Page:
MODESTO — Residents in Modesto's older neighborhoods should see more of their crumbling, potholed roads repaired if voters approve the 1 percentage point sales tax in November.
The city expects the tax will raise roughly $26 million annually over its six-year life. City officials intend to spend a quarter of the tax on the city's 634 miles of roads, with a focus on streets in older residential neighborhoods.
Those streets are some of the worst ones in Modesto.
City officials and council members met three times this week to discuss how they would spend the tax if it passes. Interim Public Works Director Jim Burch laid out this scenario to the council's Economic Development Committee on Thursday for the city's streets:
Spend $6 million annually on road maintenance and repairs. After the meeting, Burch said the city now spends $2.5 million on its roads and can maintain and repair eight to 15 lane miles annually. The additional money will allow the city to do 20 to 40 lane miles. (The city's 634 miles of roads equal 1,400 lane miles.)
Spend $500,000 annually rebuilding 8,000 feet of curbs, gutters and sidewalks. This would augment the $1 million the city now spends each year on this work.
Spend an amount to be determined on replacing the antiquated, high-voltage streetlights in the city's older areas.
The streetlights are prone to catching nearby trees and lawns on fire as the insulation on the underground copper wire wears away and the wires come into contact with tree roots. The money for this work would come from some of the funding designated for streets.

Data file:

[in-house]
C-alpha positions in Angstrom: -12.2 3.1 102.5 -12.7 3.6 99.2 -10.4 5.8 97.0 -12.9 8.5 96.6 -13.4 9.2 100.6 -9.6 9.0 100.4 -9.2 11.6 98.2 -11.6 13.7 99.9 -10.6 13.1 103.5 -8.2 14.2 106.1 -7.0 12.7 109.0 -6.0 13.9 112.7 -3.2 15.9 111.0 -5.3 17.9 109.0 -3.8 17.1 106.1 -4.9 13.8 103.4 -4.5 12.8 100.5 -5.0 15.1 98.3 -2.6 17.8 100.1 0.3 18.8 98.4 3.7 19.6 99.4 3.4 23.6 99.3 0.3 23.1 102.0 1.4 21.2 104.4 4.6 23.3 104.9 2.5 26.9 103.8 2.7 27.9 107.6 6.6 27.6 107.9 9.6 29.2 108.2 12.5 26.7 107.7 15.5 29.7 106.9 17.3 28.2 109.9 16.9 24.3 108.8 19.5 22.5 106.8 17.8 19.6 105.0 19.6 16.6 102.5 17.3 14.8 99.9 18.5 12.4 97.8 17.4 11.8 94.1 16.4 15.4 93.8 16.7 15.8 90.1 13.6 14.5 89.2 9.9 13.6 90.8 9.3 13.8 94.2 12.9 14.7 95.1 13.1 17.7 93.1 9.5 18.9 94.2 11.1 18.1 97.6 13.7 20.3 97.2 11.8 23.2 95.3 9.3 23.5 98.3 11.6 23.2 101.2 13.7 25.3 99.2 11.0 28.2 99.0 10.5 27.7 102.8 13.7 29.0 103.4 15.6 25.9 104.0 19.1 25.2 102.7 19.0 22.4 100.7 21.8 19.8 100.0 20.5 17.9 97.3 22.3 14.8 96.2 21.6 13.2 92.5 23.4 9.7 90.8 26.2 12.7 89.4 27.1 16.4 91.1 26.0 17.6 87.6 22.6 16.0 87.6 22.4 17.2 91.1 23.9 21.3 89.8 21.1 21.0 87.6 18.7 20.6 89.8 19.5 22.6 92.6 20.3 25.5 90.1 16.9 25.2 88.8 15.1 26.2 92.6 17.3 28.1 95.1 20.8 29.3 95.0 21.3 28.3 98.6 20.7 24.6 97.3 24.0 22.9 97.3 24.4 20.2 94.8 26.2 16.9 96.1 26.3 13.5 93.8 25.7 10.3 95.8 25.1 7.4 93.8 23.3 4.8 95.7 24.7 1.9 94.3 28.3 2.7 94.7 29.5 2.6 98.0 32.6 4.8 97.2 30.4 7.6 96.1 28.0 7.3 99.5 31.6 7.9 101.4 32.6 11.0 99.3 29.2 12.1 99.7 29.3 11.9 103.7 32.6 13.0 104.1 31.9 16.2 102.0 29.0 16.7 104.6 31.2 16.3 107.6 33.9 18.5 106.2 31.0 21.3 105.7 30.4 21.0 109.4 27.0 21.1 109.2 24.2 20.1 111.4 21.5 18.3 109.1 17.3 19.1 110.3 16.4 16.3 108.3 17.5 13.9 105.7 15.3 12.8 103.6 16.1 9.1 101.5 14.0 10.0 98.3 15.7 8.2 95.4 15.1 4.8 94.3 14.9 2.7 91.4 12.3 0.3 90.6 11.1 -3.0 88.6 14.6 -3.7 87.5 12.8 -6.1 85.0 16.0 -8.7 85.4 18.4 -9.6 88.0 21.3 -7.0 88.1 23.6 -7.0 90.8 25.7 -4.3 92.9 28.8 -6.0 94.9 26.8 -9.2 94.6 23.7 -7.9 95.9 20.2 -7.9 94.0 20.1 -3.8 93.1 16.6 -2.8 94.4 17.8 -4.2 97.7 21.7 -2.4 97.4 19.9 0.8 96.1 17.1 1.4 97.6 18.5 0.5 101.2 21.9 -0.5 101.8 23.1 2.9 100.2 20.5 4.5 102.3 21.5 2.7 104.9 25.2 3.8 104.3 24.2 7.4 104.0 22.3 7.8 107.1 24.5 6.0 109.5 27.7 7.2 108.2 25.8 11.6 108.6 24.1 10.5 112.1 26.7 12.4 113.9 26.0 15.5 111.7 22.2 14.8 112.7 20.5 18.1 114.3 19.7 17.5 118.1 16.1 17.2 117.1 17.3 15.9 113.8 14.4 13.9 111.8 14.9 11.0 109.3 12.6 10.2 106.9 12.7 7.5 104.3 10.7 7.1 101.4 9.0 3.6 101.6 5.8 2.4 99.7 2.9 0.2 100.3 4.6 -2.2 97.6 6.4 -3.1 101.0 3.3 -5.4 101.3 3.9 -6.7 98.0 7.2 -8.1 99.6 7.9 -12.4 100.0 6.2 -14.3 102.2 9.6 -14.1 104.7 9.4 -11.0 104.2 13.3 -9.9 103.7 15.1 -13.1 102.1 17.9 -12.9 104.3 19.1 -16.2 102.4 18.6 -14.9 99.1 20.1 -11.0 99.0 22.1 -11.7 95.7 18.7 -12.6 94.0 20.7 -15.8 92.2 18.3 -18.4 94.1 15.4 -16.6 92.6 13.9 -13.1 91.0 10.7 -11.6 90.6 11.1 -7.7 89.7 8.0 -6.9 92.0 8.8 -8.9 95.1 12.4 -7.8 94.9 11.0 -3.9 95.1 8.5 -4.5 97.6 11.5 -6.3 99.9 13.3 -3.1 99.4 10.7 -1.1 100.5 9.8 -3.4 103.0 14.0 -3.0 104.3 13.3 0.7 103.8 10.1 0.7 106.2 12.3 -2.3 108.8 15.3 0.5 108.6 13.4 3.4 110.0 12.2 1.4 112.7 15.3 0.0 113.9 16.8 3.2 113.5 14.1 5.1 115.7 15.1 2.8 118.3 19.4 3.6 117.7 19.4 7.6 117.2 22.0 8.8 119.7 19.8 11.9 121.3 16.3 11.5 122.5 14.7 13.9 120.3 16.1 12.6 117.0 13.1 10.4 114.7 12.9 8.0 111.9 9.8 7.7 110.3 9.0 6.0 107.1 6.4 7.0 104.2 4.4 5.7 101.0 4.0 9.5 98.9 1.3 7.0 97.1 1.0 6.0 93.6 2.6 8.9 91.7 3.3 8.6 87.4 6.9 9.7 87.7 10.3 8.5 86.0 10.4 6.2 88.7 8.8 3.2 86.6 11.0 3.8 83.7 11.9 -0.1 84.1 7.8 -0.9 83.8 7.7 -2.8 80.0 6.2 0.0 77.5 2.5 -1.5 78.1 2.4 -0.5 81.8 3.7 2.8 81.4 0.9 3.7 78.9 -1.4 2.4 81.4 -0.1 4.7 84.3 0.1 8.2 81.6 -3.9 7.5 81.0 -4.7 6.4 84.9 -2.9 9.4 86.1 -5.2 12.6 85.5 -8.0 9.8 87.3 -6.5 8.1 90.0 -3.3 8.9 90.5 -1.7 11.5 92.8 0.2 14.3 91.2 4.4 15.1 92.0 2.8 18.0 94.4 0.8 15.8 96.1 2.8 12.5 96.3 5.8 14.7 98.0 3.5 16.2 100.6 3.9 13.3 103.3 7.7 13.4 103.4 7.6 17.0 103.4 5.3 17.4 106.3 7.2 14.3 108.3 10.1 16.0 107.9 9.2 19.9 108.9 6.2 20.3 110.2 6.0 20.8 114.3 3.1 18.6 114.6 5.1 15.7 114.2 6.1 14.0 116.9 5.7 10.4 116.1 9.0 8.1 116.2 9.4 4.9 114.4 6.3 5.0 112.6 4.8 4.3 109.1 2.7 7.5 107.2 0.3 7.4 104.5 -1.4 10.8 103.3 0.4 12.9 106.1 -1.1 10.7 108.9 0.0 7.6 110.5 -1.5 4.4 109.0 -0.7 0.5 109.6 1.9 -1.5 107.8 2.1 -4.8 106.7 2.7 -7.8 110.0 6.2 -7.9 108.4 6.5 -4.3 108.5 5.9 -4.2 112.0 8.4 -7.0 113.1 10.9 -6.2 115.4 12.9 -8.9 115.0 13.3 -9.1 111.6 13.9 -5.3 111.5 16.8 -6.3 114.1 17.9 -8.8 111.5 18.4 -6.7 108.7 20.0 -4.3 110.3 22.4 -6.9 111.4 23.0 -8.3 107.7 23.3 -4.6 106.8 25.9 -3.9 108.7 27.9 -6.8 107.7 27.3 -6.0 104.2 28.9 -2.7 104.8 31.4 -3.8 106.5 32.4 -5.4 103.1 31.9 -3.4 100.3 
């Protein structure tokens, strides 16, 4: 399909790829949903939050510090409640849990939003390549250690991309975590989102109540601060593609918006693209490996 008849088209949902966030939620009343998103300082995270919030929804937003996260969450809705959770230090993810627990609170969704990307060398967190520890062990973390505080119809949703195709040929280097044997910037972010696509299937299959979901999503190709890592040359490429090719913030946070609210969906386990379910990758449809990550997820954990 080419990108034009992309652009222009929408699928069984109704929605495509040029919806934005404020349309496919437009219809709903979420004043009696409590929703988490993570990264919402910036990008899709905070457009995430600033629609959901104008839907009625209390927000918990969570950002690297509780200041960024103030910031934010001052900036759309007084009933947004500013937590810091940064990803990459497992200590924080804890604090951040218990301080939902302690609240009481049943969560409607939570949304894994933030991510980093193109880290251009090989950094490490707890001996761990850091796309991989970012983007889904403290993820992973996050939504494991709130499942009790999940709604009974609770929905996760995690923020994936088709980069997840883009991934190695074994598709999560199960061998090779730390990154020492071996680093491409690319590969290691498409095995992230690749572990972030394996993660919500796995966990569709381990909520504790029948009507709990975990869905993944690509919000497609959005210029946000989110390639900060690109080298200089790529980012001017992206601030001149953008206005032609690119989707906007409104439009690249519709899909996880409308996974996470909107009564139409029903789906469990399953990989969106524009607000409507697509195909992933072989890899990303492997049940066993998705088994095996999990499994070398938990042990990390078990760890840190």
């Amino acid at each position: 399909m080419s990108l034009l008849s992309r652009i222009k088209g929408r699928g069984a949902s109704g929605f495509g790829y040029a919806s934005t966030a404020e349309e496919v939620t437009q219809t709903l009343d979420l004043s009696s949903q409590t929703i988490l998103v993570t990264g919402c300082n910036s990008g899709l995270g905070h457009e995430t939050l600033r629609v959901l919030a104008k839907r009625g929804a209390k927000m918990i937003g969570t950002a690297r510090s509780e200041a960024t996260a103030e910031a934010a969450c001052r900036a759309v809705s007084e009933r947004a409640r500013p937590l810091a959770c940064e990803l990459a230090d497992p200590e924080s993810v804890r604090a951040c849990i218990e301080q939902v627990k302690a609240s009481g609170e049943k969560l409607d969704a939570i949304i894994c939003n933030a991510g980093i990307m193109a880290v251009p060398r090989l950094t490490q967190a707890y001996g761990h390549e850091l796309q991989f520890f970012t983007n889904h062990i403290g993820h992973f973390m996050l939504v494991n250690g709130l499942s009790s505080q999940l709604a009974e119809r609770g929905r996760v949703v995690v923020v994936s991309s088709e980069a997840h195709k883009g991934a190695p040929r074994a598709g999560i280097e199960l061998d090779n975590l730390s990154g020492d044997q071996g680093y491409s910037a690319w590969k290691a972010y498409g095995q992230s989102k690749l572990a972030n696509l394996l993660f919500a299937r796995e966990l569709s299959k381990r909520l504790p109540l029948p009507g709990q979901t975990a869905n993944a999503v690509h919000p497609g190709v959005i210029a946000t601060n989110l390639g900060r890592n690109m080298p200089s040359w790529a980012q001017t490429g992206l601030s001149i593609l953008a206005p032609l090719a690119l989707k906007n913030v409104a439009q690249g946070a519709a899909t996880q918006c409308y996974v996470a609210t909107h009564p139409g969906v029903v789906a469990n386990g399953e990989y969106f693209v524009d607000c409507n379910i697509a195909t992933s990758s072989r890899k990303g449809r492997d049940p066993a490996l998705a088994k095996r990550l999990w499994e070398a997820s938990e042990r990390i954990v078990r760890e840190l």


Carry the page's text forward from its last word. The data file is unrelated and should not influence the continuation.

Economic and Community Development Director Brent Sinclair said the streetlights are 60 to 70 years old and can be found in three dozen areas in the city, with the areas having nine to 48 streetlights.
Some of the other priorities for the tax money unveiled this week include:
Spending an additional $1.35 million annually for tree trimming.
Spending $2.5 million over six years for infrastructure to create shovel-ready land for business parks.
Hiring 61 police officers to beef up patrol, combat gangs and restore the city's beat health unit, which responds to community problems and crime trends. Fire officials want to increase response times by adding staff for an additional firetruck company.
The City Council's Safety and Communities, Finance, and Economic Development Committees vetted the spending proposals this week. The proposals will go before the council Sept. 10. The council also is expected at that meeting to pass a resolution expressing its intent on how the sales tax would be spent.
The council intends to spend half on public safety, a quarter on roads, a tenth on increasing reserves and the rest on parks and recreation and economic development.
City officials said the amounts that will be spent will vary based on how much the tax increase brings in annually, but the percentages of the tax that will be spent on public safety and other items will not.
City Manger Greg Nyhoff released Thursday his proposal on cutting $6.1 million from Modesto's 2014-15 budget, which starts July 1, if the tax increase does not pass. His proposal includes closing the Dryden Golf Course, laying off police officers and browning out one of the city's fire stations.
Nyhoff and other city officials agreed to set aside the proposed cuts and not discuss them unless the tax measure fails in November.
Bee staff writer Kevin Valine can be reached at firstname.lastname@example.org or (209) 578-2316.